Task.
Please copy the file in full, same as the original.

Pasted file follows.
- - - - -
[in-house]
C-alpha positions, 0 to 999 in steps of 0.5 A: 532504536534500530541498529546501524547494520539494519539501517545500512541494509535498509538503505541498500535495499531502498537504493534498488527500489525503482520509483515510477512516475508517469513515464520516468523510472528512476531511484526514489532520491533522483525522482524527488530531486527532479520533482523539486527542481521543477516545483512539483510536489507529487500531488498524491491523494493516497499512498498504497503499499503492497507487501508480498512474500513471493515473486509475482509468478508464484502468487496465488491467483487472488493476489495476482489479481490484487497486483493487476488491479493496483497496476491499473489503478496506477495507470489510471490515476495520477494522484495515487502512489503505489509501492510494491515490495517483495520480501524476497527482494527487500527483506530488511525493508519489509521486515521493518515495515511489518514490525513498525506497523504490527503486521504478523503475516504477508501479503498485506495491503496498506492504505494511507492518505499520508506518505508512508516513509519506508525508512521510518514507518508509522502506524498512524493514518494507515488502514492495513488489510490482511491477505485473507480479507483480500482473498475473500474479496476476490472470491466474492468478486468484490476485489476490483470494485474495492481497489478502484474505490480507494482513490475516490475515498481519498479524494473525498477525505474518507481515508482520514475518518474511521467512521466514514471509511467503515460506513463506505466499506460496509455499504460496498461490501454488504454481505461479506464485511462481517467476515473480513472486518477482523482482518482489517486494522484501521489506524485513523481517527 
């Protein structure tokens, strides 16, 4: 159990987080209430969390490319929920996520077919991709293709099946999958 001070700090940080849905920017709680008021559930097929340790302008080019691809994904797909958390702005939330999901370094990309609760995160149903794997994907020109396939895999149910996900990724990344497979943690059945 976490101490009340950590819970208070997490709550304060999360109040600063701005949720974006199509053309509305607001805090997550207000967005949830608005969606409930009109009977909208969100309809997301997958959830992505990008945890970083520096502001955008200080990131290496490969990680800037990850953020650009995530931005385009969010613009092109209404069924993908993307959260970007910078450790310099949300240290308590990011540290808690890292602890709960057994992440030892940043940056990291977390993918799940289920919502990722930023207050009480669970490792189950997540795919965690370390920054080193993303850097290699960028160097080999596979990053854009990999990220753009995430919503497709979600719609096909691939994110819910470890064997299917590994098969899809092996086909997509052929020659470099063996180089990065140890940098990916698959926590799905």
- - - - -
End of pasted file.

[in-house]
C-alpha positions, 0 to 999 in steps of 0.5 A: 532504536534500530541498529546501524547494520539494519539501517545500512541494509535498509538503505541498500535495499531502498537504493534498488527500489525503482520509483515510477512516475508517469513515464520516468523510472528512476531511484526514489532520491533522483525522482524527488530531486527532479520533482523539486527542481521543477516545483512539483510536489507529487500531488498524491491523494493516497499512498498504497503499499503492497507487501508480498512474500513471493515473486509475482509468478508464484502468487496465488491467483487472488493476489495476482489479481490484487497486483493487476488491479493496483497496476491499473489503478496506477495507470489510471490515476495520477494522484495515487502512489503505489509501492510494491515490495517483495520480501524476497527482494527487500527483506530488511525493508519489509521486515521493518515495515511489518514490525513498525506497523504490527503486521504478523503475516504477508501479503498485506495491503496498506492504505494511507492518505499520508506518505508512508516513509519506508525508512521510518514507518508509522502506524498512524493514518494507515488502514492495513488489510490482511491477505485473507480479507483480500482473498475473500474479496476476490472470491466474492468478486468484490476485489476490483470494485474495492481497489478502484474505490480507494482513490475516490475515498481519498479524494473525498477525505474518507481515508482520514475518518474511521467512521466514514471509511467503515460506513463506505466499506460496509455499504460496498461490501454488504454481505461479506464485511462481517467476515473480513472486518477482523482482518482489517486494522484501521489506524485513523481517527 
């Protein structure tokens, strides 16, 4: 159990987080209430969390490319929920996520077919991709293709099946999958 001070700090940080849905920017709680008021559930097929340790302008080019691809994904797909958390702005939330999901370094990309609760995160149903794997994907020109396939895999149910996900990724990344497979943690059945 976490101490009340950590819970208070997490709550304060999360109040600063701005949720974006199509053309509305607001805090997550207000967005949830608005969606409930009109009977909208969100309809997301997958959830992505990008945890970083520096502001955008200080990131290496490969990680800037990850953020650009995530931005385009969010613009092109209404069924993908993307959260970007910078450790310099949300240290308590990011540290808690890292602890709960057994992440030892940043940056990291977390993918799940289920919502990722930023207050009480669970490792189950997540795919965690370390920054080193993303850097290699960028160097080999596979990053854009990999990220753009995430919503497709979600719609096909691939994110819910470890064997299917590994098969899809092996086909997509052929020659470099063996180089990065140890940098990916698959926590799905």